Required Educational Price Inflation
Remember, at its heart, education is a business. Education, like business, seeks to maximize its revenue to the fullest. Altruism, or artificial suppression of tuition rates when the supply of payment is available, is impossible even if it is the state receiving the money and lending the money. Because of the skewed “banking” practices of the state, a large amount of surplus money was made available almost overnight, money, educational institutions reason, is better spent on education than other frivolous ventures. So naturally, the cost of education inflated as aggressively as possible to capture as much of the excess capital from its students as possible before they could spend the large amount of loan money made available to them.
Because institutions raised their rates and cost in order to capture excess money, students no longer had the large surplus to power a luxurious lifestyle. Even with the readily made loans, they didn’t have enough to not work and live small. The state, seeing that students didn’t have as much money as they used to, met the trend with issuing more debt to its citizens to alleviate the pain of the educational years.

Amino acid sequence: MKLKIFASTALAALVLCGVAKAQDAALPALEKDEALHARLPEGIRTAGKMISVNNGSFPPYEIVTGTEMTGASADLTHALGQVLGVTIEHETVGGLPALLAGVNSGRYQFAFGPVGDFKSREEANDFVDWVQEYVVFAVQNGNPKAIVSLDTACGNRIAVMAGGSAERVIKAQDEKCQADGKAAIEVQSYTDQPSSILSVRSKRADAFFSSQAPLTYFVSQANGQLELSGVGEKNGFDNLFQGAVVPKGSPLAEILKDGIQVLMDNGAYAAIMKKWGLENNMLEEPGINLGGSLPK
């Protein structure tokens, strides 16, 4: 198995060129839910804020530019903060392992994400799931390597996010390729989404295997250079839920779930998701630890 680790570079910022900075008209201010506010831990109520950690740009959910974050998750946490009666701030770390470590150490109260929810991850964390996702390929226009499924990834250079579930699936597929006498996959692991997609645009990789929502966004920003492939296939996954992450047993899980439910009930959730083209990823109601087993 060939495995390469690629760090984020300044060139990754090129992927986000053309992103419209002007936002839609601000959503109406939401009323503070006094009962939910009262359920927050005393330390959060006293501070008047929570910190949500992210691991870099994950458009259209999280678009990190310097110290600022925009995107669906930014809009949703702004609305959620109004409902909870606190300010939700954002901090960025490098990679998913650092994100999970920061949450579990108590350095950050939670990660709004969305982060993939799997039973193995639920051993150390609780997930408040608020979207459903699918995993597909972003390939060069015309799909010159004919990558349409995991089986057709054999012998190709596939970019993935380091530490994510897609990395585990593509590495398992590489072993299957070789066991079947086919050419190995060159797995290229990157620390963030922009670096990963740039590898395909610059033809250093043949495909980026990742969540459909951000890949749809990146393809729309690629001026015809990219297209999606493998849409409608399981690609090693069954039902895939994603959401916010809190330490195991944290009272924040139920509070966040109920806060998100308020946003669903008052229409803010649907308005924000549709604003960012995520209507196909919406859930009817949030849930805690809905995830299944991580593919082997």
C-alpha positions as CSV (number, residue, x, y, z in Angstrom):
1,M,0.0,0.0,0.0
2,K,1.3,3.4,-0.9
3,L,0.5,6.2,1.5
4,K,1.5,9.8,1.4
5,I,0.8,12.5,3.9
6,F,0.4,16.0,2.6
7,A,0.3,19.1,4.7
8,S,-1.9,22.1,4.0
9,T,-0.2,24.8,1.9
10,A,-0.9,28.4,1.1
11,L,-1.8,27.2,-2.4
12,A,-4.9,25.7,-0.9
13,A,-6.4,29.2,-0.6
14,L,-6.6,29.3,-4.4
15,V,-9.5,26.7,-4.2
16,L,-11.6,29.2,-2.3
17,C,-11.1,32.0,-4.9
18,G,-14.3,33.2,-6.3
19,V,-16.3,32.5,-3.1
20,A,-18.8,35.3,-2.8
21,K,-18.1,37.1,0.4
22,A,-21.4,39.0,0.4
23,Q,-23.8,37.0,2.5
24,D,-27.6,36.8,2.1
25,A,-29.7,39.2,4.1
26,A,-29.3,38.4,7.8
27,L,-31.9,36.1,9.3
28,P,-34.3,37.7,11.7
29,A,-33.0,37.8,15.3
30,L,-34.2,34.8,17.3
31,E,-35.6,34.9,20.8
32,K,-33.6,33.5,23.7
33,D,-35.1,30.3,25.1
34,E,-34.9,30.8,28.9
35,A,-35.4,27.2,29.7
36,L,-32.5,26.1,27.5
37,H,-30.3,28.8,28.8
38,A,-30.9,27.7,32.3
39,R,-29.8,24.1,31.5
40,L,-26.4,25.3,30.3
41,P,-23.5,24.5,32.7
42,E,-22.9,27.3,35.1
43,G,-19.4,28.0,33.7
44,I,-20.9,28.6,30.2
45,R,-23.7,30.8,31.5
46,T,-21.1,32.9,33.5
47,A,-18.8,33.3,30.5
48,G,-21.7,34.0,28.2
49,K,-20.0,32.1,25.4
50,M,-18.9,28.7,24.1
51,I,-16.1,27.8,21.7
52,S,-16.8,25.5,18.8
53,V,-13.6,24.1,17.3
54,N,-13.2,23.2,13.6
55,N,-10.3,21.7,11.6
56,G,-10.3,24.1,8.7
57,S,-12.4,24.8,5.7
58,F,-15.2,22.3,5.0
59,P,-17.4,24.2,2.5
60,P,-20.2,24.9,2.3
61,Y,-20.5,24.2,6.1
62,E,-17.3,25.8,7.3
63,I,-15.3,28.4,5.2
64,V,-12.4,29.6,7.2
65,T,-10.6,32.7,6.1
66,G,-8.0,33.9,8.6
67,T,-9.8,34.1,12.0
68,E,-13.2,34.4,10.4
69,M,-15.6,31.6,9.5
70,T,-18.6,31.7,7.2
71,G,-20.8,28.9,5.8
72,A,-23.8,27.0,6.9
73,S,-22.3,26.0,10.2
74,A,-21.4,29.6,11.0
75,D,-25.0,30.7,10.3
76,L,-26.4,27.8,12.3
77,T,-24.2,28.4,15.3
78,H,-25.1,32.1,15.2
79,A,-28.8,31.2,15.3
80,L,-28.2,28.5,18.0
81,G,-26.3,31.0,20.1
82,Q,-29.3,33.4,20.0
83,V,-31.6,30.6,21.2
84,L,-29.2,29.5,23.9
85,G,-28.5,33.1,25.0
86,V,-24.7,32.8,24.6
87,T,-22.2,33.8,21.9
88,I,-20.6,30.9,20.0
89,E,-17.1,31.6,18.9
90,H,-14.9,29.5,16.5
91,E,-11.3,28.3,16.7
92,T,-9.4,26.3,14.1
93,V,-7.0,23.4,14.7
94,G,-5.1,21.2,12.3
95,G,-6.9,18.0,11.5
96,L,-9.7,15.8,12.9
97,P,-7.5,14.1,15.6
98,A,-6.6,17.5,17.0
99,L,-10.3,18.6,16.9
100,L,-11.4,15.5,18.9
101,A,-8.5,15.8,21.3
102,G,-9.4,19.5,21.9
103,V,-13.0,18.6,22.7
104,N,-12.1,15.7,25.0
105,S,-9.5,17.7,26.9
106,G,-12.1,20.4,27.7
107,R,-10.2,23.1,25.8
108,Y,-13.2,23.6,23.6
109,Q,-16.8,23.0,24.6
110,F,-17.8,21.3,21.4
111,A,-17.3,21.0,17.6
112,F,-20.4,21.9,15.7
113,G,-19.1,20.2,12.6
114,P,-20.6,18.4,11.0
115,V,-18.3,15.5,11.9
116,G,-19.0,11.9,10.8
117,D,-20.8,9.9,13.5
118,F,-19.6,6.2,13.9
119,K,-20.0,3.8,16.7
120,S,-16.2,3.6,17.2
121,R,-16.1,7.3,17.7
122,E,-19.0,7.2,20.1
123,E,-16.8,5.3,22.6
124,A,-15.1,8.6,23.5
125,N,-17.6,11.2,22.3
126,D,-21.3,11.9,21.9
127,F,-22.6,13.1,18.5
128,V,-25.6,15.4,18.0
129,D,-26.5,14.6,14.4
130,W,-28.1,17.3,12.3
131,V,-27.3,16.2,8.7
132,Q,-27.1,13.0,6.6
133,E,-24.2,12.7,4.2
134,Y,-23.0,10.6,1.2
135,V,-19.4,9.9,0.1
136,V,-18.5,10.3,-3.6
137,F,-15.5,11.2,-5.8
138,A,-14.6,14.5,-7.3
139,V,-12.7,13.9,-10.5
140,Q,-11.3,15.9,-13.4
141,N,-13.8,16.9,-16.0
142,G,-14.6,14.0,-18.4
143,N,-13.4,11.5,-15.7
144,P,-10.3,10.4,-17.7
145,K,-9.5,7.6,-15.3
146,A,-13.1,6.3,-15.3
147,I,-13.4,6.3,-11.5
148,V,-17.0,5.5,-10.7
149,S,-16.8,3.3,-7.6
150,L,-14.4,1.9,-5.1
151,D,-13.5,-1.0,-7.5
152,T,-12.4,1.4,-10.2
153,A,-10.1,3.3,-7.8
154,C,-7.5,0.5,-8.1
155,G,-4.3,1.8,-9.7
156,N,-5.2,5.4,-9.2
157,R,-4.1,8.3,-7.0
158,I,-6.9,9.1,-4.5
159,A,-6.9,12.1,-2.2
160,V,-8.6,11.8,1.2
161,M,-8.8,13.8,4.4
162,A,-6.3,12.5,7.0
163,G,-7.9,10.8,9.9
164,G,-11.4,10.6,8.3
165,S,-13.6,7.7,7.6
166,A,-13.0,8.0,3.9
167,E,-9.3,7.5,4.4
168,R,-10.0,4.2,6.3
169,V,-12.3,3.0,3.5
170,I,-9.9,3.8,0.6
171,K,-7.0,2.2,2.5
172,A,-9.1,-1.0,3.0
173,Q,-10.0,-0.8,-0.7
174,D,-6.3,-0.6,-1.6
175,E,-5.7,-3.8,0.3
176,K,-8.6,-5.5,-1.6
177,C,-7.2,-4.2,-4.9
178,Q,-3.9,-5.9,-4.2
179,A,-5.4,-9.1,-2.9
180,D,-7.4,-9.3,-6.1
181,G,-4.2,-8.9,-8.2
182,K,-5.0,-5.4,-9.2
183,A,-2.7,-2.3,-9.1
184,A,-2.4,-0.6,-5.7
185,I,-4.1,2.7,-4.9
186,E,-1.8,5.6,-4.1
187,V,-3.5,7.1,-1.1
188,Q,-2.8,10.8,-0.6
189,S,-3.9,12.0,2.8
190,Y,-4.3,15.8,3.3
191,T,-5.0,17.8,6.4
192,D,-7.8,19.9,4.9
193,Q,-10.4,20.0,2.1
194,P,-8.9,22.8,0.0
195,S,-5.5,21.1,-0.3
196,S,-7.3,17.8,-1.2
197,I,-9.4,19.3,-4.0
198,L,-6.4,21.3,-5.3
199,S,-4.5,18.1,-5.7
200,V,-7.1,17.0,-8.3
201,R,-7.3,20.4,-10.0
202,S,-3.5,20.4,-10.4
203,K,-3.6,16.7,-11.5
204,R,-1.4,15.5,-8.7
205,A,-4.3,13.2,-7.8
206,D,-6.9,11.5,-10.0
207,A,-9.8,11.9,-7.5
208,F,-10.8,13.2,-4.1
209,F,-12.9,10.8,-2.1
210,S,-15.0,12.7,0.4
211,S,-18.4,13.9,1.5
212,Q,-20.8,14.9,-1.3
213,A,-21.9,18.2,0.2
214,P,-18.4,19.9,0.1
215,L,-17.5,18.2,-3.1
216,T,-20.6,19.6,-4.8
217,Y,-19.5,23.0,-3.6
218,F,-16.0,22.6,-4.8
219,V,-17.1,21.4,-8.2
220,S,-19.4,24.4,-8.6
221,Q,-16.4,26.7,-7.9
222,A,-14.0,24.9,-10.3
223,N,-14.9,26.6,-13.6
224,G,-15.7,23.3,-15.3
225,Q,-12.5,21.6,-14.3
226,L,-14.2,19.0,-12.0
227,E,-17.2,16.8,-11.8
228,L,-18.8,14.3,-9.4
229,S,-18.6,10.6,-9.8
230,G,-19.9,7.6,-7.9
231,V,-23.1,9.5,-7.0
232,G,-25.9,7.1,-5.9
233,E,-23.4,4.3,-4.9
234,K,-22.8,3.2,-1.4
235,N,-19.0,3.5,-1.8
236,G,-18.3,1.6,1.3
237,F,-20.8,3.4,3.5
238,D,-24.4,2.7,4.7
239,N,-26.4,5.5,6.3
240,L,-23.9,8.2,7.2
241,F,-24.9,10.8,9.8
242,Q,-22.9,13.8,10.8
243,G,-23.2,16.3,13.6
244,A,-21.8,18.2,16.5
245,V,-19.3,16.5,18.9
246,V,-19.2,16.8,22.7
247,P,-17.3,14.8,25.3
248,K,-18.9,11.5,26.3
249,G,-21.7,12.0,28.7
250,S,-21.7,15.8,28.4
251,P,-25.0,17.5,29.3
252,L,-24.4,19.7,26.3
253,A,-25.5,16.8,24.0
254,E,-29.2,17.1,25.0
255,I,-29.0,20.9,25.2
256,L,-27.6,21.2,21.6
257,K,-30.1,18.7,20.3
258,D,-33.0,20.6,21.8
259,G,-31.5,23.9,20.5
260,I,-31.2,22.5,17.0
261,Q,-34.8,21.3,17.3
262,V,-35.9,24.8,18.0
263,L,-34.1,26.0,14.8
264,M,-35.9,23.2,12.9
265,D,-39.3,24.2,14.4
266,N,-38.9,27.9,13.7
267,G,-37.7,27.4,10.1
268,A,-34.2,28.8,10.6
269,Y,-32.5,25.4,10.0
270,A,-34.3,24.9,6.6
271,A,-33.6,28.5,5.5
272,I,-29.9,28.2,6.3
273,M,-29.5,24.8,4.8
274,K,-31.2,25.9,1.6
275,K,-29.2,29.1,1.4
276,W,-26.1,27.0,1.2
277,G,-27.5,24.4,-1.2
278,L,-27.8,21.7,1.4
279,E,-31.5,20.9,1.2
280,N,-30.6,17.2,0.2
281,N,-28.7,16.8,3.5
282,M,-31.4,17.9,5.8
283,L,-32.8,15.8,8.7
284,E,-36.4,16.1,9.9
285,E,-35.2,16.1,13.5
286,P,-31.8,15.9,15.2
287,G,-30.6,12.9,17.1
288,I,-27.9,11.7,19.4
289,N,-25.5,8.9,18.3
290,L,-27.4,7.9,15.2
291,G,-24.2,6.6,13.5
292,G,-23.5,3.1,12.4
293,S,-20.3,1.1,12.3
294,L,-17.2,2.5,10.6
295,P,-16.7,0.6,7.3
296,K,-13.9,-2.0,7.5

Rapidly Expanding Degrees
Institutions realized they could only capture so much of the surplus in terms of price increases per year so a second method of capturing the excess money was to rapidly create more degrees and expanding the level of students that could be accepted each year through rapid building projects.
Deflating the Worth of a Degree
Before the government acted as a miss-incentivized bank, education had a proper role in life. Those who wished to be in the academic world went to college and those who enjoyed earning money through work didn’t. When everyone begins to get a degree, and degrees expand into non essential genres, then the market is soon flooded with college grads well above the needed amount of additional labor. When there is a lot of labor, businesses can lower the amount they are willing to pay especially for beginning positions since there will always be a graduate willing to take the job. One reason a non subsidized degree had value was because of its relative scarcity and more targeted application.